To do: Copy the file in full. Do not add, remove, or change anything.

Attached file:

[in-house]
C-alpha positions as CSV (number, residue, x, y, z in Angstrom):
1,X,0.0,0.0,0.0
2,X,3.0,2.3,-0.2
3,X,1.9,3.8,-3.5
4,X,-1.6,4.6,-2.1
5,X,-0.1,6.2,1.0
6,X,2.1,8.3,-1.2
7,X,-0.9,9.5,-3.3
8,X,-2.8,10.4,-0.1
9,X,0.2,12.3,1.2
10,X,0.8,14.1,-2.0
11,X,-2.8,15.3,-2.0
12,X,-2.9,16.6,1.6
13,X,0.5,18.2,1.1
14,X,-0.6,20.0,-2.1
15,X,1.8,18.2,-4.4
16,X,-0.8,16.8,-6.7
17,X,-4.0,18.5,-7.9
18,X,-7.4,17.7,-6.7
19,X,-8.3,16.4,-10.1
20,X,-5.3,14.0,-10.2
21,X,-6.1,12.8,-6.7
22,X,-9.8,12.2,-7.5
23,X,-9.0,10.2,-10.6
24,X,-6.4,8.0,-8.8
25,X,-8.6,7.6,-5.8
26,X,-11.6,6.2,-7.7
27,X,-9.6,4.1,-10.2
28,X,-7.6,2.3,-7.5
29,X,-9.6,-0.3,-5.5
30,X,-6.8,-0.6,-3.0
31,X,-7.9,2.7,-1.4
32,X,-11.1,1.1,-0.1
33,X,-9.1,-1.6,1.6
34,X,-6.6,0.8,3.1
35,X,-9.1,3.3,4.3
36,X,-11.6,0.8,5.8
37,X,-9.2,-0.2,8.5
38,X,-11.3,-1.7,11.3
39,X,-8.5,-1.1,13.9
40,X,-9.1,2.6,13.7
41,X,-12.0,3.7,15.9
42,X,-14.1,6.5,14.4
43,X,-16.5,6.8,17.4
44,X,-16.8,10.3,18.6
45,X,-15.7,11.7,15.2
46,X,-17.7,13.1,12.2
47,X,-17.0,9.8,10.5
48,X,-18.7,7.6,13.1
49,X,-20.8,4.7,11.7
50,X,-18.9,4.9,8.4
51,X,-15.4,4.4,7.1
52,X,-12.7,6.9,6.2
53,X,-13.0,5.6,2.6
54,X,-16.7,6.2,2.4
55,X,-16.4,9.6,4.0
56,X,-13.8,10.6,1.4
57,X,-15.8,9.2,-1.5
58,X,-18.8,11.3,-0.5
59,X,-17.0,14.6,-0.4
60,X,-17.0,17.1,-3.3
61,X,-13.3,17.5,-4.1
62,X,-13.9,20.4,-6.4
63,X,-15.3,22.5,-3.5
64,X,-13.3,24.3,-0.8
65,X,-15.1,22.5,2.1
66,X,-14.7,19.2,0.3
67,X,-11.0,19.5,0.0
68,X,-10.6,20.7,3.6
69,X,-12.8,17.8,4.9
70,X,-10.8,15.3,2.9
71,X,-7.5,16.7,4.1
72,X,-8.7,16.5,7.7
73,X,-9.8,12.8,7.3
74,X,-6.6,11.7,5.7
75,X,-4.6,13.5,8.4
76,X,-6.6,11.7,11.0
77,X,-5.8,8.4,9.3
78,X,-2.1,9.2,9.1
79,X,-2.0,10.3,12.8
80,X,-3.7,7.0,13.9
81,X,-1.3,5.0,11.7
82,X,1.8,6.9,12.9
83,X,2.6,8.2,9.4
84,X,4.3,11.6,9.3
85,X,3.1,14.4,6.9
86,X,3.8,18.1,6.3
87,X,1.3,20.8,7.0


[in-house]
C-alpha positions as CSV (number, residue, x, y, z in Angstrom):
1,X,0.0,0.0,0.0
2,X,3.0,2.3,-0.2
3,X,1.9,3.8,-3.5
4,X,-1.6,4.6,-2.1
5,X,-0.1,6.2,1.0
6,X,2.1,8.3,-1.2
7,X,-0.9,9.5,-3.3
8,X,-2.8,10.4,-0.1
9,X,0.2,12.3,1.2
10,X,0.8,14.1,-2.0
11,X,-2.8,15.3,-2.0
12,X,-2.9,16.6,1.6
13,X,0.5,18.2,1.1
14,X,-0.6,20.0,-2.1
15,X,1.8,18.2,-4.4
16,X,-0.8,16.8,-6.7
17,X,-4.0,18.5,-7.9
18,X,-7.4,17.7,-6.7
19,X,-8.3,16.4,-10.1
20,X,-5.3,14.0,-10.2
21,X,-6.1,12.8,-6.7
22,X,-9.8,12.2,-7.5
23,X,-9.0,10.2,-10.6
24,X,-6.4,8.0,-8.8
25,X,-8.6,7.6,-5.8
26,X,-11.6,6.2,-7.7
27,X,-9.6,4.1,-10.2
28,X,-7.6,2.3,-7.5
29,X,-9.6,-0.3,-5.5
30,X,-6.8,-0.6,-3.0
31,X,-7.9,2.7,-1.4
32,X,-11.1,1.1,-0.1
33,X,-9.1,-1.6,1.6
34,X,-6.6,0.8,3.1
35,X,-9.1,3.3,4.3
36,X,-11.6,0.8,5.8
37,X,-9.2,-0.2,8.5
38,X,-11.3,-1.7,11.3
39,X,-8.5,-1.1,13.9
40,X,-9.1,2.6,13.7
41,X,-12.0,3.7,15.9
42,X,-14.1,6.5,14.4
43,X,-16.5,6.8,17.4
44,X,-16.8,10.3,18.6
45,X,-15.7,11.7,15.2
46,X,-17.7,13.1,12.2
47,X,-17.0,9.8,10.5
48,X,-18.7,7.6,13.1
49,X,-20.8,4.7,11.7
50,X,-18.9,4.9,8.4
51,X,-15.4,4.4,7.1
52,X,-12.7,6.9,6.2
53,X,-13.0,5.6,2.6
54,X,-16.7,6.2,2.4
55,X,-16.4,9.6,4.0
56,X,-13.8,10.6,1.4
57,X,-15.8,9.2,-1.5
58,X,-18.8,11.3,-0.5
59,X,-17.0,14.6,-0.4
60,X,-17.0,17.1,-3.3
61,X,-13.3,17.5,-4.1
62,X,-13.9,20.4,-6.4
63,X,-15.3,22.5,-3.5
64,X,-13.3,24.3,-0.8
65,X,-15.1,22.5,2.1
66,X,-14.7,19.2,0.3
67,X,-11.0,19.5,0.0
68,X,-10.6,20.7,3.6
69,X,-12.8,17.8,4.9
70,X,-10.8,15.3,2.9
71,X,-7.5,16.7,4.1
72,X,-8.7,16.5,7.7
73,X,-9.8,12.8,7.3
74,X,-6.6,11.7,5.7
75,X,-4.6,13.5,8.4
76,X,-6.6,11.7,11.0
77,X,-5.8,8.4,9.3
78,X,-2.1,9.2,9.1
79,X,-2.0,10.3,12.8
80,X,-3.7,7.0,13.9
81,X,-1.3,5.0,11.7
82,X,1.8,6.9,12.9
83,X,2.6,8.2,9.4
84,X,4.3,11.6,9.3
85,X,3.1,14.4,6.9
86,X,3.8,18.1,6.3
87,X,1.3,20.8,7.0